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Dec 24th , 11.59pm – A slightly overweight, elderly delivery man gets ready to leave his depot in the North Pole to set off on a well worn delivery route. The route is an ambitious one that will take him to almost every country in the world, delivering presents to roughly 700,000,000 children with approximately 233,000,000 stops (the science behind these numbers is documented very impressively here). It’s a route he’s traveled hundreds of times over the years and not always without incident, flying over London in 1940 was a pretty tough ride as was Northern France & Belgium in 1916 but he always gets his packages delivered, that’s all just part of the job. The last few years have been tough though, there are a lot more kids in the world, they’re getting a lot more deliveries and they’re also going to bed that little bit later, which is a logistical nightmare for our poor delivery man. This is the age of IoT however, so the tech team back at base has a few new ideas up their sleeve.
The team have been using technology on the manufacturing floor for a couple of years now, making the production lines more efficient, increasing quality levels and reducing downtime specifically in that all-important run-up to ‘The Big Day’. However this year they’ve decided to push the technological limits at the coal face of the business (although coal is definitely not something these guys like delivering) by adding some smart IoT functions on the delivery vehicle itself.
Rollout of the new ‘Internet of Toys’ Project looked a little like this.
Phase 1 – Vehicle Tracking & Geo-Fencing
Keeping track of this particular vehicle is pretty important, knowing where it is at all times is critical when working to such a tight schedule. GPS data from the onboard Cisco 829 ISR is fed directly to the Davratm IOT AEP platform and then in turn onto the myriad of tracking services that like to follow the big man (www.noradsanta.org being our personal favorite). Keeping him on track is also crucial, particularly later in his trip when the constant snacking on mince pies & brandy left out by the ‘clients’ can influence his route choices. External forces also need to be monitored so the Route Optimization function comes in very handy in case of snowstorms over Wisconsin or early rising children in China.
Phase 2 – Vehicle & Driver Behavior Management
Traveling from East to West with the sun, still only gives our intrepid delivery man 32 hours in which make his deliveries so breakdowns are completely unacceptable. Onboard tracking of any reindeer, I mean “engine” issues, fuel levels or other vehicle-related problems are all managed from HQ so spare parts, red nose maintenance, etc can be carried out in-flight if needs be. Breaking the speed limit is obviously an unfortunate but unavoidable necessity and can’t be helped but dropping below a certain speed (roughly 1800 miles per second) would seriously affect our ability to deliver on time so constant monitoring is critical.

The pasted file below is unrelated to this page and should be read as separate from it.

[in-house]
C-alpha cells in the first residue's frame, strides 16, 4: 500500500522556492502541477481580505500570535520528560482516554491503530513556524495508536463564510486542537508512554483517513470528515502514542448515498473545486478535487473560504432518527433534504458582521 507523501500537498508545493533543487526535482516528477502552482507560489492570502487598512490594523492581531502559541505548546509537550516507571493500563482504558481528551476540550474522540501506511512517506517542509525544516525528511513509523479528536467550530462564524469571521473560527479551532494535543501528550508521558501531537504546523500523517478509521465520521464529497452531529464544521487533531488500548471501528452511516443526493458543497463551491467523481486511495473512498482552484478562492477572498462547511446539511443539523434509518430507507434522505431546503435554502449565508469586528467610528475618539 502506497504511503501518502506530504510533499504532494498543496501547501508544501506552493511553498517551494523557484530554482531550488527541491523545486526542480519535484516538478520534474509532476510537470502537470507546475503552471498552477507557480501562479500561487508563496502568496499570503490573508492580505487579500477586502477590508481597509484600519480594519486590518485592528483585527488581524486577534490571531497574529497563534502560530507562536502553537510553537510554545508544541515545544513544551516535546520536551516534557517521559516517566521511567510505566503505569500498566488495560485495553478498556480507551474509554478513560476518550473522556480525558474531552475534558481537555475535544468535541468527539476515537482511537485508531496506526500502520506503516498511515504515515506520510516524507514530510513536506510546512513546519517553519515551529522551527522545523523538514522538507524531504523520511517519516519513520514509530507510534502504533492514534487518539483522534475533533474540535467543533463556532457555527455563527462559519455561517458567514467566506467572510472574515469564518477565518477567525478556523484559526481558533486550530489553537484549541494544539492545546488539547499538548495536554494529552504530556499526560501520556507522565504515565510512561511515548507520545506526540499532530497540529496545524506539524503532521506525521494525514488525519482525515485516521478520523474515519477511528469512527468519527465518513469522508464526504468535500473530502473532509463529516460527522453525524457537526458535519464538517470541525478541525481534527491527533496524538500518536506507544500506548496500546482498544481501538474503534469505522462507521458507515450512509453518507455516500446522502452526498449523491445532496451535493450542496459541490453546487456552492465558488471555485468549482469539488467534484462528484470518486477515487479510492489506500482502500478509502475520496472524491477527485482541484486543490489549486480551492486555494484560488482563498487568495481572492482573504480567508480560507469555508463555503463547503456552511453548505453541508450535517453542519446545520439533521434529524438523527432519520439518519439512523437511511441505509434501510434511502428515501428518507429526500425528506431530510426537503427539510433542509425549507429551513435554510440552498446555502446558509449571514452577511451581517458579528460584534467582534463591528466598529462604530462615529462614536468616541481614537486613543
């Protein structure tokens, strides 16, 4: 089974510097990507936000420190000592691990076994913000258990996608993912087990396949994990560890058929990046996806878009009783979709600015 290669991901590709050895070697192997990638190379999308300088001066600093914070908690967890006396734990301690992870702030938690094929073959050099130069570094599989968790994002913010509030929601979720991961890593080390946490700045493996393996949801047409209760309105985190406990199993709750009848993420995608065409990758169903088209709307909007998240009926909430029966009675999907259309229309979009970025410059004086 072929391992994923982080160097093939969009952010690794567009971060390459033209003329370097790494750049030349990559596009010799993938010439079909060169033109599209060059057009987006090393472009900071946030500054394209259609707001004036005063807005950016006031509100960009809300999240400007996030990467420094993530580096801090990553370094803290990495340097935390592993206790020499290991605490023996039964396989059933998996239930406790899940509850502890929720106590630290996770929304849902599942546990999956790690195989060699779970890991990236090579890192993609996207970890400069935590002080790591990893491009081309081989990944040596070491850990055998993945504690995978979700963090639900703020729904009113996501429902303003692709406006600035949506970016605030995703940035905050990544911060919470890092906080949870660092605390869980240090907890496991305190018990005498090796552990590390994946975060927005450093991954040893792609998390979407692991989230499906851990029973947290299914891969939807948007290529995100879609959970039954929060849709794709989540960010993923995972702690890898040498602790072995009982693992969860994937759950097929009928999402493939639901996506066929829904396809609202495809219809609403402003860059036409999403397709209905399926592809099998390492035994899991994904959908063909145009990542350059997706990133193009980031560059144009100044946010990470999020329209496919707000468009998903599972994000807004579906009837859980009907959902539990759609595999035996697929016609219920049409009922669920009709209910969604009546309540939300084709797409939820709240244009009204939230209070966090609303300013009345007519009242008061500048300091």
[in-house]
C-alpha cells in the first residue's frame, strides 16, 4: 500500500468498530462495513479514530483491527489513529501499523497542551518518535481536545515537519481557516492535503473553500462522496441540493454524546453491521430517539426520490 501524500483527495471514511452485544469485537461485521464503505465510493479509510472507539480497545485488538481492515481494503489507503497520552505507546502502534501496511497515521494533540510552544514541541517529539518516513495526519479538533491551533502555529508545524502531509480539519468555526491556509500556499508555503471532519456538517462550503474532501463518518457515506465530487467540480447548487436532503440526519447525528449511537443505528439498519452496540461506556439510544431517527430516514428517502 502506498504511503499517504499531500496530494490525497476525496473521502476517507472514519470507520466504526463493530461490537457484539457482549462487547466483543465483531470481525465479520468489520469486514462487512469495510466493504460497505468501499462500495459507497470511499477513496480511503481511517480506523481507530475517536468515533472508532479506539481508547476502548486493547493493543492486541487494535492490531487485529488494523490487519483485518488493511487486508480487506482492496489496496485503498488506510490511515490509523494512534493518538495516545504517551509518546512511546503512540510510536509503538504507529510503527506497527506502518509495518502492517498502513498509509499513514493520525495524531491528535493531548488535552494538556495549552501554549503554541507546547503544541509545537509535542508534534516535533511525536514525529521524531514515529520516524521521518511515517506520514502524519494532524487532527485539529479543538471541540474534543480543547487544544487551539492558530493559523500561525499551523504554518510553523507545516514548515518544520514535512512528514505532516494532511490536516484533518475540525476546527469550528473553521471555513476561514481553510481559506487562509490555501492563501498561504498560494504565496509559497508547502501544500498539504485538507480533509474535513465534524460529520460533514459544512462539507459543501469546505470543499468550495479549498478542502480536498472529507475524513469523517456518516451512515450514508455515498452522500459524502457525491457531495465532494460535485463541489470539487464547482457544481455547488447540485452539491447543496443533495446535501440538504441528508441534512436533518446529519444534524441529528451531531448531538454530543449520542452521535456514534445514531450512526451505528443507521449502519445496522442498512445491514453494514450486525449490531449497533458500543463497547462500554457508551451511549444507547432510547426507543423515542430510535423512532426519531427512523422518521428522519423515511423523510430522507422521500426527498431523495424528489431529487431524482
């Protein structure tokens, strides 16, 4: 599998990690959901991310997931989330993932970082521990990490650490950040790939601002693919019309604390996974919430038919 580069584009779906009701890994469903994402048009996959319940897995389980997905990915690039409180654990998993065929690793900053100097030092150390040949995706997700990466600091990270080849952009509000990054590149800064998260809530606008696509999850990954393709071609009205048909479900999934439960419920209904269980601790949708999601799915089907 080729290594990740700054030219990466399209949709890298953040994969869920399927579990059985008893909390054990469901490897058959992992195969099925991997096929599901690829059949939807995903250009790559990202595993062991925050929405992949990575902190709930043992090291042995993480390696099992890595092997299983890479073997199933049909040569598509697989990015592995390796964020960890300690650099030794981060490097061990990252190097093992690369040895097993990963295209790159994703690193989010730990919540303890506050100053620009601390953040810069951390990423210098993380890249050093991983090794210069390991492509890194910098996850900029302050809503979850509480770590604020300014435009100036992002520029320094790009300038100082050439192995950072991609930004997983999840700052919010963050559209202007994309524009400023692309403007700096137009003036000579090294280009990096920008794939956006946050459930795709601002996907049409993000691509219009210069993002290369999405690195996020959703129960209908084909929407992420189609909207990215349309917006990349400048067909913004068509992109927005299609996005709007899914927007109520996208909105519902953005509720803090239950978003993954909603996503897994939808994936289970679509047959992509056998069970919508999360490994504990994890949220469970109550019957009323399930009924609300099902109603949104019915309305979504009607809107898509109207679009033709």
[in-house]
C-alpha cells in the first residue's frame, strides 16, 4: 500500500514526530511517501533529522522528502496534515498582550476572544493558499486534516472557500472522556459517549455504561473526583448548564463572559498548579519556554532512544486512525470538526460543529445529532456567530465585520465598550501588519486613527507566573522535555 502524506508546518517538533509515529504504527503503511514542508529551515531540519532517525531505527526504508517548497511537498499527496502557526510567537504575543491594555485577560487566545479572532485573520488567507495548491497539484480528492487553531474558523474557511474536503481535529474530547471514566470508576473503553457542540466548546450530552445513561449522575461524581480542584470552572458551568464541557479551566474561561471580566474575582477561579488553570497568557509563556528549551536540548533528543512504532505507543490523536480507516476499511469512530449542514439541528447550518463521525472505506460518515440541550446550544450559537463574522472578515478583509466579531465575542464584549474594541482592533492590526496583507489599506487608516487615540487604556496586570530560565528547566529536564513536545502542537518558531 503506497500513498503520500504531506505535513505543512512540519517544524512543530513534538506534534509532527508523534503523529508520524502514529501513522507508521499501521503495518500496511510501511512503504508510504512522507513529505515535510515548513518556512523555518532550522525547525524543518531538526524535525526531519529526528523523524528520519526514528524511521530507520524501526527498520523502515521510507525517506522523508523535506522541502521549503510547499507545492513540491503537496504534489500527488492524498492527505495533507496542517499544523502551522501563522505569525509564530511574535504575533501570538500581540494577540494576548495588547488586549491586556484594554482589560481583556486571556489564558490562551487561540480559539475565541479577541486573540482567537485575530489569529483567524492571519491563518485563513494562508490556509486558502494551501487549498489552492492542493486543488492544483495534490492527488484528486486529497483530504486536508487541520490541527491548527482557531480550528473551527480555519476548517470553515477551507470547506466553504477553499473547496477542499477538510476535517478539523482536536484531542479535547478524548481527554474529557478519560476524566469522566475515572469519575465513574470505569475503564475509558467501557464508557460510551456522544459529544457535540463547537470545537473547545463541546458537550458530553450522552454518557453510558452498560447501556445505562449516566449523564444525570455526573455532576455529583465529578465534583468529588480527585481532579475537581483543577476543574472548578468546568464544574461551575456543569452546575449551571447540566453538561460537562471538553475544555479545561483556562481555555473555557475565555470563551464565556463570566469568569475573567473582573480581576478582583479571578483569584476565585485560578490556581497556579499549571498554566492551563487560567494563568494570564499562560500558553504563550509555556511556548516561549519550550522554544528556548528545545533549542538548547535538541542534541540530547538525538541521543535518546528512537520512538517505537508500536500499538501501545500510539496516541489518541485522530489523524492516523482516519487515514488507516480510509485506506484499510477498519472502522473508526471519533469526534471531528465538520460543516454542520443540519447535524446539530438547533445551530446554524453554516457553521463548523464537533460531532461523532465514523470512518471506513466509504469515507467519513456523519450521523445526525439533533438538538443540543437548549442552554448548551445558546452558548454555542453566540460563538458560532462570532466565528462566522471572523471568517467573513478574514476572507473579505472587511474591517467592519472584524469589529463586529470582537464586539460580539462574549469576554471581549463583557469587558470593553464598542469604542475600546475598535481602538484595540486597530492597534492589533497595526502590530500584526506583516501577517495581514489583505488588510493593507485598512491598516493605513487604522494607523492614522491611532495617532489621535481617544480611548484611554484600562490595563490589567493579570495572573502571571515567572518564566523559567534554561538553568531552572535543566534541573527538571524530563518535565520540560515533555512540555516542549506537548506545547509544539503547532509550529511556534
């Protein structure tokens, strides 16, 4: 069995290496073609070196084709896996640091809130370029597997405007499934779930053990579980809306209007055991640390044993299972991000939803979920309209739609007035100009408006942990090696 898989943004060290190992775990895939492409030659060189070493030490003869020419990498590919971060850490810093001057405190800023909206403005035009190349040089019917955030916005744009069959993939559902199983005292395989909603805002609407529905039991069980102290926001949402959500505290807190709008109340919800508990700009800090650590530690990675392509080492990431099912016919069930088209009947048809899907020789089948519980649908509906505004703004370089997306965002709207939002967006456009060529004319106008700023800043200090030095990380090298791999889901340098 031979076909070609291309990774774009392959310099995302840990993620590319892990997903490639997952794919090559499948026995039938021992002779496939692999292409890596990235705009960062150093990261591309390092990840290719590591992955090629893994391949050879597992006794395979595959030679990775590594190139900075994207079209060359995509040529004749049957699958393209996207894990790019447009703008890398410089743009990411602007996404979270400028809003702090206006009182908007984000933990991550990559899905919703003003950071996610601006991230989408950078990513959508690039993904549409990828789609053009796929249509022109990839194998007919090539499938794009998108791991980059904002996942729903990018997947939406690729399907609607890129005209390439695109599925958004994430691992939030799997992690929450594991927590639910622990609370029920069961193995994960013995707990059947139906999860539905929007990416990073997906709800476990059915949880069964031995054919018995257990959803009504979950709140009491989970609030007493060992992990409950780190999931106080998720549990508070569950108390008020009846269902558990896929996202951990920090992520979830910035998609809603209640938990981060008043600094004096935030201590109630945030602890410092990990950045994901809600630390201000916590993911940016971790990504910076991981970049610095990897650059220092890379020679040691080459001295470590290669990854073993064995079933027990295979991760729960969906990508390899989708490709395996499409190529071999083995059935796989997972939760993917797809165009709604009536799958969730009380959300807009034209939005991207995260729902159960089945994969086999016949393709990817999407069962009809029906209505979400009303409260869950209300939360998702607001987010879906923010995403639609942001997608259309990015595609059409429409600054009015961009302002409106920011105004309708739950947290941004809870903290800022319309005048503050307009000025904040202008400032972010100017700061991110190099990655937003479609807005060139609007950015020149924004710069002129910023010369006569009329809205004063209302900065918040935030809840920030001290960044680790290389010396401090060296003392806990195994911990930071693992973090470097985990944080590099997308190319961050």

Driver management is also important as to drink even a standard 50ml of brandy or sherry in each house (sure it would be rude not to) would put our driver roughly 50 million times over legal blood/alcohol limit in most parts of the world so constant feedback from a range of onboard sensors makes sure we don’t have a reoccurrence of the infamous Mojito incident of ’87. Of which we will speak no more of…
Phase 3 – Stock Control & Management
With approximately $50BN of stock onboard at the start of each trip ensuring we integrate with stock control, delivery management & dispatch systems is imperative.
Triggering automatic alerts if the wrong package is delivered can save valuable time on re-visits and in the rare case of over-demand on certain products (remember Buzz Lightyear action figures in 2003) alternative supplies or in journey re-stocks can be ordered on demand. Full integration with the onboard computer systems also means dynamic updates to the all-important ‘Naughty/Nice’ list can be made right through the night so thinking it’s a good idea to stay up late to try to catch the big man in action is never a good idea.
Phase 4 – Collaboration & Social Integration
Even a company as old as this one needs to move with the times so integrating social media feeds like Twitter, Facebook, and Instagram (here’s me eating mince pies in Dublin, etc, etc) is definitely a requirement the team at HQ will be looking at in the future. Delivery confirmation with integrated Ho, Ho, Ho’s and short Snapchat style video messages that disappear when the adults try to look at them are definitely on the cards for 2018 & beyond.
Given all the work that’s been done by the Tech team in 2019, they’re gonna take a well-deserved break now for a few months before starting out on their next generation of IoT updates. When asked for comments on their future plans North Pole CIO Mr. Felix Navidad said “We’ll probably leave Autonomous Vehicles & Drone deliveries to our friends in Amazon but we do like Googles Project Loon concept, having WiFi in all those remote parts of the world we deliver to would be great. We also have some plans around integrating webcam and surveillance video feeds to update the Naughty/ Nice list but we believe the NSA might have a patent on that one”
So there you have it folks, the Internet of Toys is here and its providing business benefits to companies of all shapes and sizes. So whether you’re an organization with a single delivery vehicle like our friends in the North Pole or a fleet of buses, trucks, and trains spread across the world isn’t it about time you got onboard!
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